In Hebrew, my native language, we have a word describing the inability of one to focus on a certain task and instead thinking or doing one or many related/unrelated things. This word roughly translates to "being scattered" or "being dispersed". Are there any other more appropriate words to describe such thing?

Note: if this word can be used in the context of not speaking to the point during a conversation it also fits the usage of the Hebrew one.

  • As a father, I would have to say Teenagerness :-)
    – user45532
    Apr 23, 2018 at 11:34
  • How about seeing ghosts? Taking paths which seem like invisible leaps to others because they don't see them. Apr 24, 2018 at 9:11

7 Answers 7


The word closest to the examples you already gave is scatterbrained:


: having or showing a forgetful, disorganized, or unfocused mind : having the characteristics of a scatterbrain

  • 2
    I like this answer more than any other here. While other answers are talking about the manifestation, this answer is closer to describing the cause of the manifestation. Apr 23, 2018 at 4:23

"Distracted" is the word you are looking for, where you are not concentrated. That's when while doing one task your mind reacts to what your eyes are watching and what you are thinking, you get drawn away from your task, and you get distracted by other things.

  • Yes. I sometimes have difficulty focusing, and it's that focused/distracted dichotomy (or continuum) that comes into play.
    – Mathieu K.
    Apr 23, 2018 at 4:30


I can't find a good dictionary definition of this, but this book title shows pretty clearly how it can be used for your concept:

Smart but Scattered: The Revolutionary "Executive Skills" Approach to Helping Kids Reach Their Potential

all over the place

This phrase works great for the context you're interested in. Example:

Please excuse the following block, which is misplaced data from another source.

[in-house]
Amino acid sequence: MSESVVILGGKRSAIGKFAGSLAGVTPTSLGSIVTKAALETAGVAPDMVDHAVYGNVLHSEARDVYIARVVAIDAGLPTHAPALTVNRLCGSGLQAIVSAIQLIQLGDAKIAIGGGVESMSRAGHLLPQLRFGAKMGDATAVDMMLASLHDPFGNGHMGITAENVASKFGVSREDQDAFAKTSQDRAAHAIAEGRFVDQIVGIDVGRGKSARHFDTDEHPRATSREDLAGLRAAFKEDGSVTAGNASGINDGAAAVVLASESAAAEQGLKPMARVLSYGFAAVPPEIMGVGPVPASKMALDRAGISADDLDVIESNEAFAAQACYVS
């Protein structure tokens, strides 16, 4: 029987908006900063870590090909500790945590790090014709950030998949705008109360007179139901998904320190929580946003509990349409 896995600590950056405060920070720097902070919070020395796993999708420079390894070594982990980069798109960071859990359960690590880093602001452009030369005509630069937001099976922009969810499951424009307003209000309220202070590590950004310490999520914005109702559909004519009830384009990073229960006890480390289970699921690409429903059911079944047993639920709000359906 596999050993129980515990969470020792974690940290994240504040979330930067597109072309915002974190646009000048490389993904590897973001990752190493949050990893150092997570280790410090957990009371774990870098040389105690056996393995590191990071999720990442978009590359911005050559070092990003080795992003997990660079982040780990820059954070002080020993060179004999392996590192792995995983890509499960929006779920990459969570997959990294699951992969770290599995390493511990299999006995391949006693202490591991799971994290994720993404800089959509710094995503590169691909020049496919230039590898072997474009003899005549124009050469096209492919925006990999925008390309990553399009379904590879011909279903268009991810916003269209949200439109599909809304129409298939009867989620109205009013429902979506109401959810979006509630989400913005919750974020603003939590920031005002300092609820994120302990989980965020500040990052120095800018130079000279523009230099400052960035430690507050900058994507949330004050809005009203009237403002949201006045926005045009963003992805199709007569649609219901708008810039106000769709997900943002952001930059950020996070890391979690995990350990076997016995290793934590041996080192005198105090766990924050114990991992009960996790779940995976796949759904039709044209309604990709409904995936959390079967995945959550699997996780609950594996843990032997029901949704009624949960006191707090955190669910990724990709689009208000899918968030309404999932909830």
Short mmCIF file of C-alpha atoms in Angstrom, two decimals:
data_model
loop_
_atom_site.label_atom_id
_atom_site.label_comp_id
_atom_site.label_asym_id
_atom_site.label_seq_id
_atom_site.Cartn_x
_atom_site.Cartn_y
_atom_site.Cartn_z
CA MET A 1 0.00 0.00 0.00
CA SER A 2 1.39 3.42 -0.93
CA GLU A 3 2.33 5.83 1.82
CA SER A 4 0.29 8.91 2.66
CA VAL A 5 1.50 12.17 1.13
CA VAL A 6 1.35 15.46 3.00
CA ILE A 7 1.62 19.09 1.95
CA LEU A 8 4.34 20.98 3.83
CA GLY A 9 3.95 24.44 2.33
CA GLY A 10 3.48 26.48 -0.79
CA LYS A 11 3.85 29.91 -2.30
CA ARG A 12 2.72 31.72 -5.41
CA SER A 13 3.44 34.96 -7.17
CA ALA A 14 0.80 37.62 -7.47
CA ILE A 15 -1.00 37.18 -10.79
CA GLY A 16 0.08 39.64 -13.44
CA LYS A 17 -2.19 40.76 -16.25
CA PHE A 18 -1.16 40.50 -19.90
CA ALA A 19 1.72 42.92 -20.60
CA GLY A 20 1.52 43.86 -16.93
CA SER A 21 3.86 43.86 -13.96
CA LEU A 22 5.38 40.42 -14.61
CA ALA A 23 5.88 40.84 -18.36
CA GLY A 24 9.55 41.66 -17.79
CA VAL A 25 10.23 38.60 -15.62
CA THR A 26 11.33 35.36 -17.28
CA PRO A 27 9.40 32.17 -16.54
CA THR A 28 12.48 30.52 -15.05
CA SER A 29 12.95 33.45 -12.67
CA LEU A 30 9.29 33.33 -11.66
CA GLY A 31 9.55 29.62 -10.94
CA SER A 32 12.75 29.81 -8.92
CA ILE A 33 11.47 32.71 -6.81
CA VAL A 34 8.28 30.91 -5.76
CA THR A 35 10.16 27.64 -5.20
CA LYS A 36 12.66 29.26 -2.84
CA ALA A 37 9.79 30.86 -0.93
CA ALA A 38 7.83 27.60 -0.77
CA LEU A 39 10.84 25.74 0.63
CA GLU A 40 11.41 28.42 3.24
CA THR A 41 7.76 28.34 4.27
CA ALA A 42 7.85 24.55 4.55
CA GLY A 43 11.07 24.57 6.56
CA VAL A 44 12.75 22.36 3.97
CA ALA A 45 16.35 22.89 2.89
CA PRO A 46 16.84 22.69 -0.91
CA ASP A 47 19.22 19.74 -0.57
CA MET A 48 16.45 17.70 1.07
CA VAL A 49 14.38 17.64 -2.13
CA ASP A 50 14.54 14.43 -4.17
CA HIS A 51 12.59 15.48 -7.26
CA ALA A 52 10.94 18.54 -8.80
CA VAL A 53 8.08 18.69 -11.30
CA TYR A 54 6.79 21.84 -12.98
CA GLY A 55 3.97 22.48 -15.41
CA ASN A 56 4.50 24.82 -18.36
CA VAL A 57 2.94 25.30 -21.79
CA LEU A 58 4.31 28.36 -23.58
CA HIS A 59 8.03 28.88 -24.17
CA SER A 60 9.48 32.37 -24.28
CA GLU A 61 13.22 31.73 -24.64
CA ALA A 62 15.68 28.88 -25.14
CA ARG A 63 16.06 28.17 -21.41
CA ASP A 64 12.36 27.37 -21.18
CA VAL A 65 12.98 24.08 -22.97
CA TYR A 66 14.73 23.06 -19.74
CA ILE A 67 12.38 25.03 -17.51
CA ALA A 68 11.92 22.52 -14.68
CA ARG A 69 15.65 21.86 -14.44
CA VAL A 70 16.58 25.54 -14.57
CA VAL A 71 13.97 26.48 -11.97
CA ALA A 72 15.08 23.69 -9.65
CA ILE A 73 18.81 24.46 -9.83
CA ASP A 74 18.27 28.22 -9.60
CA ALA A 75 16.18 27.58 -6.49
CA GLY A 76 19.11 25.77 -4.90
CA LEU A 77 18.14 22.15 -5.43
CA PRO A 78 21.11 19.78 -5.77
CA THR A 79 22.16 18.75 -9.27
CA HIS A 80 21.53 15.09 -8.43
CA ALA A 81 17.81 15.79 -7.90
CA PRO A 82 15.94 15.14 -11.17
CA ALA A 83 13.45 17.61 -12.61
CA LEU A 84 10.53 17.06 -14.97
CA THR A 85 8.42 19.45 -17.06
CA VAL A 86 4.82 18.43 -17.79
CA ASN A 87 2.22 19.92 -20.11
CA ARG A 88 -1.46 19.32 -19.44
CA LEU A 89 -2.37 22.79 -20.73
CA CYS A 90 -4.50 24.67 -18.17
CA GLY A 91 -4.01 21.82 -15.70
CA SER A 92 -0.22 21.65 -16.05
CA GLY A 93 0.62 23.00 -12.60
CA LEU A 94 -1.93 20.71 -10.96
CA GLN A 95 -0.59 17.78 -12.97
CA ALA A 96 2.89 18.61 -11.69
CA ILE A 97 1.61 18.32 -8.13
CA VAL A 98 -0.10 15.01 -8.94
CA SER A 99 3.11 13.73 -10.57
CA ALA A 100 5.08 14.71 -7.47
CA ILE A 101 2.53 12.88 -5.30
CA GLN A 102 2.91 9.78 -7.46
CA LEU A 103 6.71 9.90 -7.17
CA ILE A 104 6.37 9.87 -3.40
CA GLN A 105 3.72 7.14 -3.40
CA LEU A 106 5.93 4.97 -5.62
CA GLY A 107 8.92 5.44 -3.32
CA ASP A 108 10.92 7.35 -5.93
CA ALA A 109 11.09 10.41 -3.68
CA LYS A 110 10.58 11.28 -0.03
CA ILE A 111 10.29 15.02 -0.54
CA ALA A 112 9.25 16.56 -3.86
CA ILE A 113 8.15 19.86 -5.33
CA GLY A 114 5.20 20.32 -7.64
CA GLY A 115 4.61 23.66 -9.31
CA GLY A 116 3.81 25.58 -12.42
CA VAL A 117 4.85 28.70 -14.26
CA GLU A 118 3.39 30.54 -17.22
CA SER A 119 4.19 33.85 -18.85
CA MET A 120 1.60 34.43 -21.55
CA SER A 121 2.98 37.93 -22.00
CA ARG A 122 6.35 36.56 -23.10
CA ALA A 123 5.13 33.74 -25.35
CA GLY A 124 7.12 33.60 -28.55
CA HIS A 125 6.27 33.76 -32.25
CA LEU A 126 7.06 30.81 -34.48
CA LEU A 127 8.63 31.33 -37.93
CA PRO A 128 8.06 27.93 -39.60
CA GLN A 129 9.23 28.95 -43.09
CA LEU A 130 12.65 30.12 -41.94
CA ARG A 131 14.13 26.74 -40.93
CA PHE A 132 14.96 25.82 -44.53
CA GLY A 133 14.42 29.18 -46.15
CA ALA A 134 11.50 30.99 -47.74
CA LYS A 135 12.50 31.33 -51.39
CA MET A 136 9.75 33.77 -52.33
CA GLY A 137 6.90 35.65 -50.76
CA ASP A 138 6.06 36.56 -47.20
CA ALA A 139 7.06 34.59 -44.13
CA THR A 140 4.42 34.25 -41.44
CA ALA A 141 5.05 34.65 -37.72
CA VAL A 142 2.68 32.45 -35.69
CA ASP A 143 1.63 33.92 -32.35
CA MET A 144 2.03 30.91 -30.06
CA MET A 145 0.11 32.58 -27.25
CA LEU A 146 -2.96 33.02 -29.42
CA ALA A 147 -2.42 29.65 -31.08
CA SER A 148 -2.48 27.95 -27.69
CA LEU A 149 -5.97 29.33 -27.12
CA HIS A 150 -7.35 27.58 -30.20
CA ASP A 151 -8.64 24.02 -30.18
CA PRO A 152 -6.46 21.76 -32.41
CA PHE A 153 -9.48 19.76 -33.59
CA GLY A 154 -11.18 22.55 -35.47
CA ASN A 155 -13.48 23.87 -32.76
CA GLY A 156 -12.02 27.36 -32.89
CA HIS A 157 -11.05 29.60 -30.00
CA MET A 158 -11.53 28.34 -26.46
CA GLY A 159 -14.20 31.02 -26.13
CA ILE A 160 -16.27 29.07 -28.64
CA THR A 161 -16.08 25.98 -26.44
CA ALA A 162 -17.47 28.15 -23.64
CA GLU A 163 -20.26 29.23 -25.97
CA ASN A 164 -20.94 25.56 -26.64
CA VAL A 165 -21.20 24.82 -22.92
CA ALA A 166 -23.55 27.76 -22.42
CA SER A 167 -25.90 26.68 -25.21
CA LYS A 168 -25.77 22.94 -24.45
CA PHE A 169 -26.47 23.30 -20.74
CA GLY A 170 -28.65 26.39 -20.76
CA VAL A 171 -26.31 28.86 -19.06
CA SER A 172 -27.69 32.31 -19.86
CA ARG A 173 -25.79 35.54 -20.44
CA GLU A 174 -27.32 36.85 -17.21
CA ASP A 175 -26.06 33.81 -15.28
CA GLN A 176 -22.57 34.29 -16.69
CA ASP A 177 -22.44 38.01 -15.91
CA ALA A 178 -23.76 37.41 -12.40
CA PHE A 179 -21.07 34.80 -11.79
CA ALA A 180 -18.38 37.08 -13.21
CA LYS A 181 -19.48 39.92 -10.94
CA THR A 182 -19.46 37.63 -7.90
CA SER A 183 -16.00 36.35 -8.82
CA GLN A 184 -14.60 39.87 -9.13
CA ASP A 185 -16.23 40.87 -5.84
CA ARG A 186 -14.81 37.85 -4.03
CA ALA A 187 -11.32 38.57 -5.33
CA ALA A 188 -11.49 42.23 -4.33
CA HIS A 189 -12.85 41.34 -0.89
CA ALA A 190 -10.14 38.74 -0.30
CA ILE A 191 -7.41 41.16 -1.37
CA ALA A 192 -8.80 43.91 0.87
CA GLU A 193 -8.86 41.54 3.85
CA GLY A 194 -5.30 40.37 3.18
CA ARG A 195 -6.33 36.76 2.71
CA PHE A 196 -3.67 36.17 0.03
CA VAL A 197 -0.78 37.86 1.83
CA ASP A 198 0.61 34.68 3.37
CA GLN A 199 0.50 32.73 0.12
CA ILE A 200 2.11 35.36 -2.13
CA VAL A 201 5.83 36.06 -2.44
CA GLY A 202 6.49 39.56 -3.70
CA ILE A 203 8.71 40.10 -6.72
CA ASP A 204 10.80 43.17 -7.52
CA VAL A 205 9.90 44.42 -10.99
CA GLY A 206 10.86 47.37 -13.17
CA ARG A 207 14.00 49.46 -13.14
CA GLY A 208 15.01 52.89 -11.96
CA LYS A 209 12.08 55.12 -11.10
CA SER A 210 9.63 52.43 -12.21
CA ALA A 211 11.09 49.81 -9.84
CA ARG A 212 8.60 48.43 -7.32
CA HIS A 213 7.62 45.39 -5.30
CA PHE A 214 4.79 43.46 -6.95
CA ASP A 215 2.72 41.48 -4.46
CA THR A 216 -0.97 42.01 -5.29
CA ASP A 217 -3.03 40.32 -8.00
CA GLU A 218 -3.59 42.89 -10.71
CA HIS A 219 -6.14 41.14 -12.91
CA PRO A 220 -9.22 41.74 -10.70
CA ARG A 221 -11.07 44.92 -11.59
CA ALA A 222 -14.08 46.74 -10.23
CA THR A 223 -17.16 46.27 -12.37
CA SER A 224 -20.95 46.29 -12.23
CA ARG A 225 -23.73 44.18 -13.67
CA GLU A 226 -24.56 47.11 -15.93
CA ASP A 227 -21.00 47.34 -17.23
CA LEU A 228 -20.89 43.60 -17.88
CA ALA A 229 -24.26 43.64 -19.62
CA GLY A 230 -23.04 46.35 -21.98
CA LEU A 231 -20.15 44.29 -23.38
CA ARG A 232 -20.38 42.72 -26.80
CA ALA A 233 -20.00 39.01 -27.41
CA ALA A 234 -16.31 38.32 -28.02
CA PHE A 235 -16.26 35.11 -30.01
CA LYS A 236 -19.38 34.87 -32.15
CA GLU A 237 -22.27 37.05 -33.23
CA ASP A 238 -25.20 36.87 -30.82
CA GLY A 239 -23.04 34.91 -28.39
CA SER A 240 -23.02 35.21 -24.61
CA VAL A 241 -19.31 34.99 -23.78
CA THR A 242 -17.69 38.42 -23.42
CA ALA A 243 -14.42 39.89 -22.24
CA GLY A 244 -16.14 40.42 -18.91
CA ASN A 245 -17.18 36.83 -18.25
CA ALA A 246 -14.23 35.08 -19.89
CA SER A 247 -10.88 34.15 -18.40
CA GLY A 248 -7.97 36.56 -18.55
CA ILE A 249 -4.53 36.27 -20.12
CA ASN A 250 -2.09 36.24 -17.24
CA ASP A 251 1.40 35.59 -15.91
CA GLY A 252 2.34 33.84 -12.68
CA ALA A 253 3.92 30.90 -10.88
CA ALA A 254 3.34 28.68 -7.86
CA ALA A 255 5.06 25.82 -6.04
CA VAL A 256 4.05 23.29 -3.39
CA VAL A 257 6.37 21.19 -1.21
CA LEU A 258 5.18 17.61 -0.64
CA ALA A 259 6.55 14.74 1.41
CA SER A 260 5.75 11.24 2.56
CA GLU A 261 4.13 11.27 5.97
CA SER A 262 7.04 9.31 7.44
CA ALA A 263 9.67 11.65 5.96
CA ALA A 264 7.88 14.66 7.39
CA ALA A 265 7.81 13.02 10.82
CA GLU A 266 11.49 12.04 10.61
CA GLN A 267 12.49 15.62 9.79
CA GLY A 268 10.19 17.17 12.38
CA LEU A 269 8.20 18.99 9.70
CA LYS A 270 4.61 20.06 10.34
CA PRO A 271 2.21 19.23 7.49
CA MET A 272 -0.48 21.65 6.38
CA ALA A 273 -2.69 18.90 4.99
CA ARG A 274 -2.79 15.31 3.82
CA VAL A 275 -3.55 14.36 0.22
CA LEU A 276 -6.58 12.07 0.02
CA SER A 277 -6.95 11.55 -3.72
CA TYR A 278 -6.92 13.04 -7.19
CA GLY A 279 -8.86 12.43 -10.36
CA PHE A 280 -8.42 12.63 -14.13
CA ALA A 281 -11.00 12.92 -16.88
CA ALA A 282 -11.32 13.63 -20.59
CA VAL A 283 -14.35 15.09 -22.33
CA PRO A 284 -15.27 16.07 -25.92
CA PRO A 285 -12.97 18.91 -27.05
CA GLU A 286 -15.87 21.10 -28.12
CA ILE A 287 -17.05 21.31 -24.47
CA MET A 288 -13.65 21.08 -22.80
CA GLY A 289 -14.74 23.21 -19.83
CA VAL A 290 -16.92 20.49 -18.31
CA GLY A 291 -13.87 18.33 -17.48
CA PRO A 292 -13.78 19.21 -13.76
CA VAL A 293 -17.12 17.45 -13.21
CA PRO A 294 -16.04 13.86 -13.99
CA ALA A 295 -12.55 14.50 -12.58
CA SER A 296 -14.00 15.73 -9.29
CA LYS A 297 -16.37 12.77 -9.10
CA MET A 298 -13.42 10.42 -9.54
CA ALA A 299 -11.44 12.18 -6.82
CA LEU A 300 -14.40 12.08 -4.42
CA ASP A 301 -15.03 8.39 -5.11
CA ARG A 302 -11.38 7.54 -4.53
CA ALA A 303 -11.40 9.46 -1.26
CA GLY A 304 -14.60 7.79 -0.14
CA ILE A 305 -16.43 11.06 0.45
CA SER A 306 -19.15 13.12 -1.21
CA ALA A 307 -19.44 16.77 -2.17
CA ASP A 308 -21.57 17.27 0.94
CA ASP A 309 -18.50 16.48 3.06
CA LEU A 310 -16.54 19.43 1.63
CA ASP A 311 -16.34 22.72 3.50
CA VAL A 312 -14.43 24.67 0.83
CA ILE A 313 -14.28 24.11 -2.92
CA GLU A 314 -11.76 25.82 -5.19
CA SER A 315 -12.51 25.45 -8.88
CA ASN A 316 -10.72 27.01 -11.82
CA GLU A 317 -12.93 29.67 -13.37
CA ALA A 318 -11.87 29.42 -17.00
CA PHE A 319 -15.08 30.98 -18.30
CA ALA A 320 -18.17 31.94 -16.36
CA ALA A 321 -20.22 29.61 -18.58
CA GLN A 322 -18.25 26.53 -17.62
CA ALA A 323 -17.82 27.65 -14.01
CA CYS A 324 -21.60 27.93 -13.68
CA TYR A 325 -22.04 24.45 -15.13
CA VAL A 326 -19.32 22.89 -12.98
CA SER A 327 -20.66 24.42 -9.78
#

John's comments included some interesting points, but he was all over the place and in the end he didn't help our case. I think we should leave him off the speaker list for next time.

Finally, the most obvious word:


(needs no explanation; usage: the same as "all over the place")

Edit (4/23): There is another one gaining traction in the US at least:

ADHD (as an adjective)

This is an acronym for a neurodevelopmental diagnosis, Attention Deficit/Hyperactivity Disorder, which is a subtype of ADD, Attention Deficit Disorder. Example showing how it's starting to be used in the US:

Prof. X is a good teacher but if you want to get questions answered in office hours, make sure you bring a written list of your questions with you. Keep coming back to your list if he goes off on ADHD tangents.

Be careful with this one. It hasn't lost the stigma everywhere yet.

  • I like the all over the place phrase; seems very apt here.
    – k1eran
    Apr 23, 2018 at 18:13
  • 1
    @k1eran - Well, I have such a person in my family and have experience explaining his nature to people. Usually I say that he's wired differently than the bell curve. But there are lots of pluses. Apr 23, 2018 at 19:39
  • "It hasn't lost the stigma everywhere yet." You expect it to?
    – Beanluc
    Apr 23, 2018 at 22:19
  • @Beanluc - Maybe not expect, but hope -- yes, definitely, why not? Look what Tim Howard has done to destigmatize Tourette Syndrome. Apr 24, 2018 at 1:33
  • You weren't talking about destigmatizing the condition, you were talking about destigmatizing the abuse of the condition's name. Calling someone Tourette's doesn't destigmatize the condition, I'd tend to think it does the complete opposite.
    – Beanluc
    Apr 24, 2018 at 20:48

The person is:

  • absentminded;
  • inattentive;
  • miles away (informal);
  • in a world of his/her own (informal); and,
  • (maybe) daydreaming.

I like the above suggestions better, even though, per any dictionary, these all are synonyms of 'distracted' which already exists as an answer in this thread.


to wander TFD

(of the mind, thoughts, etc) to lose concentration or direction

As in:

He frequently wandered off the point during our conversation.


As to the sense of "not speaking to the point during a conversation", you could say prevaricate, or more informally "beating around the bush", but these don't extend to the other sense you mean.


Distractible (also distractable) Easily distracted.


in fact easily-distracted is useful in its own right.

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